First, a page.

On the surface, email service providers may seem like they’re providing a commodity service, but once you dig into performance, reliability, and deliverability, you’ll discover that’s rarely the case. When people request a password reset, they expect it to arrive almost instantaneously. If it takes longer than a minute or two, they’ll either move on, and maybe not come back, or they’ll email support. Both outcomes hurt your business. You may be able to get away with slow sending in some cases, but if sending is slow, support requests around password resets will be one of the first signs you have problems.
What information should be included in reset password emails? #
As simple as a password reset email is in theory, there are quite a few details to get right. Your exact implementation may vary depending on your audience and product, but these are the key bits to make sure that you get right.
Relevant and readable subject and “From” name #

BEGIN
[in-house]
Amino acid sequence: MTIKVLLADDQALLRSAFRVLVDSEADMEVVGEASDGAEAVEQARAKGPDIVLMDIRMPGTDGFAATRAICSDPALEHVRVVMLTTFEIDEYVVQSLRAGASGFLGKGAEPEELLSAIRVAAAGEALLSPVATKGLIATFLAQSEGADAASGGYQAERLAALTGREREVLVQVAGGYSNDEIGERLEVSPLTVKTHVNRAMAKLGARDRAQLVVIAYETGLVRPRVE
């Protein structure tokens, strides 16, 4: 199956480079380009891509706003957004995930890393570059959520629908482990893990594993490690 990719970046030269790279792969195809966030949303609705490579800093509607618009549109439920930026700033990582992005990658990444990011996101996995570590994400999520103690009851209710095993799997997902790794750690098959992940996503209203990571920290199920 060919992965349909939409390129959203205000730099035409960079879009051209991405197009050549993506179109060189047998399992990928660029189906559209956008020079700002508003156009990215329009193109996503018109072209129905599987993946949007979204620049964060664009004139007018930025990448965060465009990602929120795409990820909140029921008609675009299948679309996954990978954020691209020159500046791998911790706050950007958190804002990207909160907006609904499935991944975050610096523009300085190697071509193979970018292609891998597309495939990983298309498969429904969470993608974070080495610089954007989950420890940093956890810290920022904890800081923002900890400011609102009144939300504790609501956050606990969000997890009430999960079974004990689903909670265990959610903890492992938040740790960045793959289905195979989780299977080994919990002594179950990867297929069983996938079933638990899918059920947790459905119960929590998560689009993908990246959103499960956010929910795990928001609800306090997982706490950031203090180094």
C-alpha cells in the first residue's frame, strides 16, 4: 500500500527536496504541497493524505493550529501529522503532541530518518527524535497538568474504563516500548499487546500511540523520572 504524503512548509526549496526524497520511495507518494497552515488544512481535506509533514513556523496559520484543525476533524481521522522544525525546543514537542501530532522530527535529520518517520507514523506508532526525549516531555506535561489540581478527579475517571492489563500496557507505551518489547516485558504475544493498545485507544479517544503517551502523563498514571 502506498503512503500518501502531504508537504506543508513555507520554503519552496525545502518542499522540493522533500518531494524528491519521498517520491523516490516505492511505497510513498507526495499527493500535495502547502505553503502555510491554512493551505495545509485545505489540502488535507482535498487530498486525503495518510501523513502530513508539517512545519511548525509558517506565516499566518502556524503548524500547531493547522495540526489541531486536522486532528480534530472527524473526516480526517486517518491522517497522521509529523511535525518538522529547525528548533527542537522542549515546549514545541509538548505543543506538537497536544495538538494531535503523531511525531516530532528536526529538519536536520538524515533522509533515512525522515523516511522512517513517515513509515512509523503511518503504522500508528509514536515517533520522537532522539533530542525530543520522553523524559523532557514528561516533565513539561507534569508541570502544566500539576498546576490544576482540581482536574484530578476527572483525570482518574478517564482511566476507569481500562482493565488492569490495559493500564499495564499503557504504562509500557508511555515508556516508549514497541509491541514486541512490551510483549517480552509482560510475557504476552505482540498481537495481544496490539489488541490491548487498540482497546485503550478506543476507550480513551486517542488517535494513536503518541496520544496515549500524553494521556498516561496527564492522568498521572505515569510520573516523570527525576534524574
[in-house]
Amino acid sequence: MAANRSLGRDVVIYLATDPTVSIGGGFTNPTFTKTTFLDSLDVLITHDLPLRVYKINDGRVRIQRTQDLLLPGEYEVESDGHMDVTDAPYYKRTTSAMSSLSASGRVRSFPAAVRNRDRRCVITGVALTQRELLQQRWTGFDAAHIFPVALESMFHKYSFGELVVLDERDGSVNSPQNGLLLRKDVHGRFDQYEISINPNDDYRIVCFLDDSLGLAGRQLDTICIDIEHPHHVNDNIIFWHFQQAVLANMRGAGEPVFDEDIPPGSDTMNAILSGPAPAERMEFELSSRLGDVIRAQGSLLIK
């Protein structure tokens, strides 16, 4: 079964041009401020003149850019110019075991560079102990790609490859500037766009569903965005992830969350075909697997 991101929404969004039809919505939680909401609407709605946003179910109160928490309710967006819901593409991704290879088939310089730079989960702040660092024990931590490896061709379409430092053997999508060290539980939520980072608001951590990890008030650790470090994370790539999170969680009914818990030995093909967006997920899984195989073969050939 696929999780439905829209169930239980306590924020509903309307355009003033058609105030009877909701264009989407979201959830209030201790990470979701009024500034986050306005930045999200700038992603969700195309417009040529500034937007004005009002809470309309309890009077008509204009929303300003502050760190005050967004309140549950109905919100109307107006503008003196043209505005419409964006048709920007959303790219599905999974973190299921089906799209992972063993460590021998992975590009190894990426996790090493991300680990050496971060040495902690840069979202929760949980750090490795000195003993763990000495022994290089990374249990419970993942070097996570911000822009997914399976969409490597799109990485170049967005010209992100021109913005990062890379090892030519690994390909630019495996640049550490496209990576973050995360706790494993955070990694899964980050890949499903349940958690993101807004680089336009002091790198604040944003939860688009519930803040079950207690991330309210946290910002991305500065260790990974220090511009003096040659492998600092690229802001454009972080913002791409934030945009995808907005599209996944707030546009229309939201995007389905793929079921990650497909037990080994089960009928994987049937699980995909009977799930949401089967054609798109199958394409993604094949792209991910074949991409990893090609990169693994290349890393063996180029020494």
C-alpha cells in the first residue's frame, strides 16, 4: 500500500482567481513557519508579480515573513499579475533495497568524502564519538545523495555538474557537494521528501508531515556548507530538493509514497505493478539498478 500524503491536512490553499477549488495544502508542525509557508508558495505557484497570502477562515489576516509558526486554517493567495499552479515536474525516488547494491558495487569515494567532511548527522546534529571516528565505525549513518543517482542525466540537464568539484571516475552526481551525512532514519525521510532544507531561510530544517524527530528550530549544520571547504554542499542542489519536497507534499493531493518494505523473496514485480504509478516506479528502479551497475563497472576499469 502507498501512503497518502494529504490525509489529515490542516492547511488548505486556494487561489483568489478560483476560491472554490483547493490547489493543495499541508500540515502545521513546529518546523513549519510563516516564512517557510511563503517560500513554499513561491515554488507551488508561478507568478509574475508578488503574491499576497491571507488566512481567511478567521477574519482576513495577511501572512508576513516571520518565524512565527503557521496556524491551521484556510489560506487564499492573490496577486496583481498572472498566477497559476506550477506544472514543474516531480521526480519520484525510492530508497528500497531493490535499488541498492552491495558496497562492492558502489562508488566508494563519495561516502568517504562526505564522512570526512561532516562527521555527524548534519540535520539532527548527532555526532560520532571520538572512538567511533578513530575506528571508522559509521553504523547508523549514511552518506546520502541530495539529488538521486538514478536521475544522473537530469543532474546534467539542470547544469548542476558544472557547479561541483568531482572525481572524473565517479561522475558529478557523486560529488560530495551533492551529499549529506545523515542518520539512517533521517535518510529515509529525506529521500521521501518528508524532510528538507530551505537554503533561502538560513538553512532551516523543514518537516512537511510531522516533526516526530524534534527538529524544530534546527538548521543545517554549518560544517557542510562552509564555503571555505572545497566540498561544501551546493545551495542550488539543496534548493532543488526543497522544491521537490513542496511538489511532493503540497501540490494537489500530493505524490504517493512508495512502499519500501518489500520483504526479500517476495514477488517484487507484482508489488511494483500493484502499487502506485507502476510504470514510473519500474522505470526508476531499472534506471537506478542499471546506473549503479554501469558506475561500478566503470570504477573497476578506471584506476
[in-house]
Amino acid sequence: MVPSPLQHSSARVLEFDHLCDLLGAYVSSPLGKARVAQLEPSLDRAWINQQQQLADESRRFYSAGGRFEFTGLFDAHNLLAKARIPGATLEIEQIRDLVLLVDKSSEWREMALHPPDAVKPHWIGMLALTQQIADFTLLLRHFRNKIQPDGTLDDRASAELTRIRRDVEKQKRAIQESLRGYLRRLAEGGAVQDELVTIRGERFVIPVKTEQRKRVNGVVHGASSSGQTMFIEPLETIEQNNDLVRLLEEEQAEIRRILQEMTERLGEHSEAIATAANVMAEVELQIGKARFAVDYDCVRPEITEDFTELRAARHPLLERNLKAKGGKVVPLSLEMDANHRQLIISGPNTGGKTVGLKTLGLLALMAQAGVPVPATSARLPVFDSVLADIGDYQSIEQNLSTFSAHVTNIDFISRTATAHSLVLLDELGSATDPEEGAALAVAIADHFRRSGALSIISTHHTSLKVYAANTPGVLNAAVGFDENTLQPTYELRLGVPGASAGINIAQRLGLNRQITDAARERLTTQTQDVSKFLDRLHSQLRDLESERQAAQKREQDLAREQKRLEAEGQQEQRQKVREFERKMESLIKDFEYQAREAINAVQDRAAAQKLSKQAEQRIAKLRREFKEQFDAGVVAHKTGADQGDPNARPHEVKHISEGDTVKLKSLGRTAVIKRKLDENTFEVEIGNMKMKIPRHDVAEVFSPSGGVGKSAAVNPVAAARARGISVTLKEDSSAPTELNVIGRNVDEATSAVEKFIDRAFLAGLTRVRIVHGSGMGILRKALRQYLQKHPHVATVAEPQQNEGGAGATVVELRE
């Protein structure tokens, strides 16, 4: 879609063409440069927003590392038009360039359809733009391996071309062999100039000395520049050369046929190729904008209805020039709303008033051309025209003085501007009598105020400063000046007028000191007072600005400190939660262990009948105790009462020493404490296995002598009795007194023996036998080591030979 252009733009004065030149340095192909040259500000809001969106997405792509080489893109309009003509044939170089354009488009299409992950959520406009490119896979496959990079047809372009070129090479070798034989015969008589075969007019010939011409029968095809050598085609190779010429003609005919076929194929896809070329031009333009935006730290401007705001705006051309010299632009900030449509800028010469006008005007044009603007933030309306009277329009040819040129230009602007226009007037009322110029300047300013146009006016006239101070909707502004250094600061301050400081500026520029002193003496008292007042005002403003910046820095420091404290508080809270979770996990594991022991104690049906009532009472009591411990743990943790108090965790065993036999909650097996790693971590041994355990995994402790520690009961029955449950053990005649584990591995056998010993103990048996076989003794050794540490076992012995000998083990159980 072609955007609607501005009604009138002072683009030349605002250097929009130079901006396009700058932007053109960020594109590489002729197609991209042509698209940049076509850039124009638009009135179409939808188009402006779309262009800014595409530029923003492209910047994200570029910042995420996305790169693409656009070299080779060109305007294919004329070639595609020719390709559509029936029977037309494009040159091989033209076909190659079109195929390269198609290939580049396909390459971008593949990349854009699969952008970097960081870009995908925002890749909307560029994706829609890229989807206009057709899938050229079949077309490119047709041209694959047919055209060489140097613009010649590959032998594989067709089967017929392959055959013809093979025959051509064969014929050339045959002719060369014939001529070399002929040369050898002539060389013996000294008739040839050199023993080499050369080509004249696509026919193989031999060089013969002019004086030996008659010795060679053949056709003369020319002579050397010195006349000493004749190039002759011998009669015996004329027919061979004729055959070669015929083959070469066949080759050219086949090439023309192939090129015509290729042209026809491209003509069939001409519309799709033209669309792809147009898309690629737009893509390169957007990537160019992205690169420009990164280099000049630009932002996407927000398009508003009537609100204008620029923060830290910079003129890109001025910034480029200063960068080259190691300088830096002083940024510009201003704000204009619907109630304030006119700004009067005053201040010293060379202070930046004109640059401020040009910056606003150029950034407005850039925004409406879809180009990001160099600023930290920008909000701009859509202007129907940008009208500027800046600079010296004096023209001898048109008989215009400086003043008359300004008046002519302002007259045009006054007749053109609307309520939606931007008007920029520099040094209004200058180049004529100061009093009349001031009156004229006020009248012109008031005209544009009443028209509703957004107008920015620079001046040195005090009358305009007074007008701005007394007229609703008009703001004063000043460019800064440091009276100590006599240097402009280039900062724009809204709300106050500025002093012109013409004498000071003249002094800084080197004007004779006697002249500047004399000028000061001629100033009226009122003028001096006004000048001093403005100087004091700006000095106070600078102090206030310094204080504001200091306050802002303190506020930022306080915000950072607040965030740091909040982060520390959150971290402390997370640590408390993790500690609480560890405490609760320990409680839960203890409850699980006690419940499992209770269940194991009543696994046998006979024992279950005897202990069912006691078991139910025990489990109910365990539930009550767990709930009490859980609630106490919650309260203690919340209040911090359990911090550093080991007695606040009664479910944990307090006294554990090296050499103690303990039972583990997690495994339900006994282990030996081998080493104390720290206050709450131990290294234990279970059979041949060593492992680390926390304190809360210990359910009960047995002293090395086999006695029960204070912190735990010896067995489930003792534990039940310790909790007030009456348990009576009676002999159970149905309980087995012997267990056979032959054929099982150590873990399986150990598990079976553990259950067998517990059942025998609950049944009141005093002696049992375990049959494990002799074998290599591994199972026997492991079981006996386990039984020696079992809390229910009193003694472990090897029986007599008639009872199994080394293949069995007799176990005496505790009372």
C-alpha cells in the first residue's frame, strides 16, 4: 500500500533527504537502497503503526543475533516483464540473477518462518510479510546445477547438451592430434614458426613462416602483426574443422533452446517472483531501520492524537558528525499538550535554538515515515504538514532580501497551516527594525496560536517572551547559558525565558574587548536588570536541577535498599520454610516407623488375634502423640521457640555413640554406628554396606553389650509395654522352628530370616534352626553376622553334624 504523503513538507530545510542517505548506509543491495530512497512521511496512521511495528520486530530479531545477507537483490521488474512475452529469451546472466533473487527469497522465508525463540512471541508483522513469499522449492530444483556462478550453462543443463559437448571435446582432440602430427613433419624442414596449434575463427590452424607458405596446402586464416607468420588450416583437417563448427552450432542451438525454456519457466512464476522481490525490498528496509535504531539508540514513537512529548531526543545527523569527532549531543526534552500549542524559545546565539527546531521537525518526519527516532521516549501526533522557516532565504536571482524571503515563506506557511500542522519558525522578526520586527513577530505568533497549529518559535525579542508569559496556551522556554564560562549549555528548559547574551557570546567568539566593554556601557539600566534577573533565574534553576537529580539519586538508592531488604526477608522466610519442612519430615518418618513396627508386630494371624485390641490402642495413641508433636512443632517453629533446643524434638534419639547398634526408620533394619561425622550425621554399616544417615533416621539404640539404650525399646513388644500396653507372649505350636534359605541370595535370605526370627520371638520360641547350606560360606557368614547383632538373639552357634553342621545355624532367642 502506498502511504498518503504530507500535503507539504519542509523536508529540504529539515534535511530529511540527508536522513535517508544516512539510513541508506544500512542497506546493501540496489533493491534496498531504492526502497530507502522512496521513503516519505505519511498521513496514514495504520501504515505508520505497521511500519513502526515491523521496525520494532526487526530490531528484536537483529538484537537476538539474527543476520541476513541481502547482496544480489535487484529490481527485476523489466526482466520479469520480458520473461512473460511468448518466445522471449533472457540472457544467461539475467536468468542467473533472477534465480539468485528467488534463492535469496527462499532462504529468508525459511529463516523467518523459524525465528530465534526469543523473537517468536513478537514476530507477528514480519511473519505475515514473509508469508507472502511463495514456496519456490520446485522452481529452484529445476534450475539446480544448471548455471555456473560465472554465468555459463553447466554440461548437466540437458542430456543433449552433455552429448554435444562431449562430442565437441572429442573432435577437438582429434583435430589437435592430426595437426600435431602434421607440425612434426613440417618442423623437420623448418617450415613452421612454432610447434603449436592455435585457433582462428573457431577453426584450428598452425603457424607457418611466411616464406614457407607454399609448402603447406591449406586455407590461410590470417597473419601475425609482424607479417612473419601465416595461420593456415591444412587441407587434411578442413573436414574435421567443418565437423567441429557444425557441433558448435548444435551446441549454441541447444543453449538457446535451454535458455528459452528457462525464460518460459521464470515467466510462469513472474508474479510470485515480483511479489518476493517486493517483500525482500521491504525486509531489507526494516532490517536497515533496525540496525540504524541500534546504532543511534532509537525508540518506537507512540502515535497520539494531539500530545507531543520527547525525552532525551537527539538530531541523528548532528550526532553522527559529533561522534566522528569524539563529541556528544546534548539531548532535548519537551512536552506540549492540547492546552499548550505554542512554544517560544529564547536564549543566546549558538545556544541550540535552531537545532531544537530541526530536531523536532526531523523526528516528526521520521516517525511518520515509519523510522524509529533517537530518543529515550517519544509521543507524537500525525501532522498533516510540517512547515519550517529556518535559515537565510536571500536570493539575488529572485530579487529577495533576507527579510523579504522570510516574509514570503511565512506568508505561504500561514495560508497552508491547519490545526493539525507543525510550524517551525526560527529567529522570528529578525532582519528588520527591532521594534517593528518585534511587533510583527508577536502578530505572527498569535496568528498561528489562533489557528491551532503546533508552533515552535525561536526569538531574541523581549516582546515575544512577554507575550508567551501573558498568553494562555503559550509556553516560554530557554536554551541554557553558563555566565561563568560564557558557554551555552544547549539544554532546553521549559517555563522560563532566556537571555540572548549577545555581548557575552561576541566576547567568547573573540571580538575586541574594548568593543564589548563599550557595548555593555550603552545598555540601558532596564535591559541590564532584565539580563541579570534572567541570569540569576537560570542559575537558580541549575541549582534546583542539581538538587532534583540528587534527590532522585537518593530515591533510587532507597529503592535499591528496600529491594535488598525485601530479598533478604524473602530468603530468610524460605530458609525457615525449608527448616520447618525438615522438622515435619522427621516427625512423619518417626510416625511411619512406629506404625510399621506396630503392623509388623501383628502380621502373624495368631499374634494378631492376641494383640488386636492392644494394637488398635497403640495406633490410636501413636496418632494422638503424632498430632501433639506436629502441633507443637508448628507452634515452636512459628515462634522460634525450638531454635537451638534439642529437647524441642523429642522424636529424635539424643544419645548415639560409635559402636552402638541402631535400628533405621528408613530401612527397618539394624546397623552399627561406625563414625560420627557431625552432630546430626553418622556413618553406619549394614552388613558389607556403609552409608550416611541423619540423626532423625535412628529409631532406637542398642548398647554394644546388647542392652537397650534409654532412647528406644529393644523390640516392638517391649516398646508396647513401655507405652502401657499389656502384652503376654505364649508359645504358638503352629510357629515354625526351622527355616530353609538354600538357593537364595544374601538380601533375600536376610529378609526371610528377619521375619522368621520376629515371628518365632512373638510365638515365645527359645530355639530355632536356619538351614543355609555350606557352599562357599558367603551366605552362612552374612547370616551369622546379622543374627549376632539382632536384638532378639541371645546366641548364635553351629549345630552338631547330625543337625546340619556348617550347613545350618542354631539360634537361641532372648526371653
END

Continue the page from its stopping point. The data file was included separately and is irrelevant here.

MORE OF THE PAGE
When someone needs to reset their password, chances are pretty good they’re heading straight to their inbox as soon as they submit the request. While the subject and sender aren’t the most important pieces of information, they are the first things a recipient will see. A clear “From” name and subject can help them quickly identify the correct email and take action.
The link to reset the password #
In most cases, the link to perform the password reset is by far the most important piece of the email. It should be highly visible and easy to click. Since the URL will inevitably be clunky with the expiring token, it’s best if the link is included as the href attribute of a link rather than embedded directly in the email.